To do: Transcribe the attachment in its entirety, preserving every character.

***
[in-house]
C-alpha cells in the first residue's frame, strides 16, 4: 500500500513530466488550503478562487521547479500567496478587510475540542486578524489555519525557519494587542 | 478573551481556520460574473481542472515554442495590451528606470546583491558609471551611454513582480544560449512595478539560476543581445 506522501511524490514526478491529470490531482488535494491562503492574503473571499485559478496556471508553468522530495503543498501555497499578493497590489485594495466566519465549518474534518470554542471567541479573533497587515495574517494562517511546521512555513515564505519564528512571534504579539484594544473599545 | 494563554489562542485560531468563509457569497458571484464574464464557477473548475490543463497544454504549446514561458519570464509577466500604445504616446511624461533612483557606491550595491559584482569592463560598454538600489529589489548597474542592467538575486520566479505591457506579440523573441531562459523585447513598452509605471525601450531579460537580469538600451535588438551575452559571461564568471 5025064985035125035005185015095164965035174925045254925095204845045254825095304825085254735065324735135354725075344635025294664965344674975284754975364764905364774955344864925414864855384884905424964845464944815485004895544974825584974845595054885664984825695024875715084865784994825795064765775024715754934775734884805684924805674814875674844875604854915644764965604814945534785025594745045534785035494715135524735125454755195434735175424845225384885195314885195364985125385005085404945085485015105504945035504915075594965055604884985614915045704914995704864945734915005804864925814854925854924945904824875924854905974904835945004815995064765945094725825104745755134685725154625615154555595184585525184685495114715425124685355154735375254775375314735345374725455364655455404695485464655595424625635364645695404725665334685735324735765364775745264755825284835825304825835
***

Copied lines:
[in-house]
C-alpha cells in the first residue's frame, strides 16, 4: 500500500513530466488550503478562487521547479500567496478587510475540542486578524489555519525557519494587542 | 478573551481556520460574473481542472515554442495590451528606470546583491558609471551611454513582480544560449512595478539560476543581445 506522501511524490514526478491529470490531482488535494491562503492574503473571499485559478496556471508553468522530495503543498501555497499578493497590489485594495466566519465549518474534518470554542471567541479573533497587515495574517494562517511546521512555513515564505519564528512571534504579539484594544473599545 | 494563554489562542485560531468563509457569497458571484464574464464557477473548475490543463497544454504549446514561458519570464509577466500604445504616446511624461533612483557606491550595491559584482569592463560598454538600489529589489548597474542592467538575486520566479505591457506579440523573441531562459523585447513598452509605471525601450531579460537580469538600451535588438551575452559571461564568471 5025064985035125035005185015095164965035174925045254925095204845045254825095304825085254735065324735135354725075344635025294664965344674975284754975364764905364774955344864925414864855384884905424964845464944815485004895544974825584974845595054885664984825695024875715084865784994825795064765775024715754934775734884805684924805674814875674844875604854915644764965604814945534785025594745045534785035494715135524735125454755195434735175424845225384885195314885195364985125385005085404945085485015105504945035504915075594965055604884985614915045704914995704864945734915005804864925814854925854924945904824875924854905974904835945004815995064765945094725825104745755134685725154625615154555595184585525184685495114715425124685355154735375254775375314735345374725455364655455404695485464655595424625635364645695404725665334685735324735765364775745264755825284835825304825835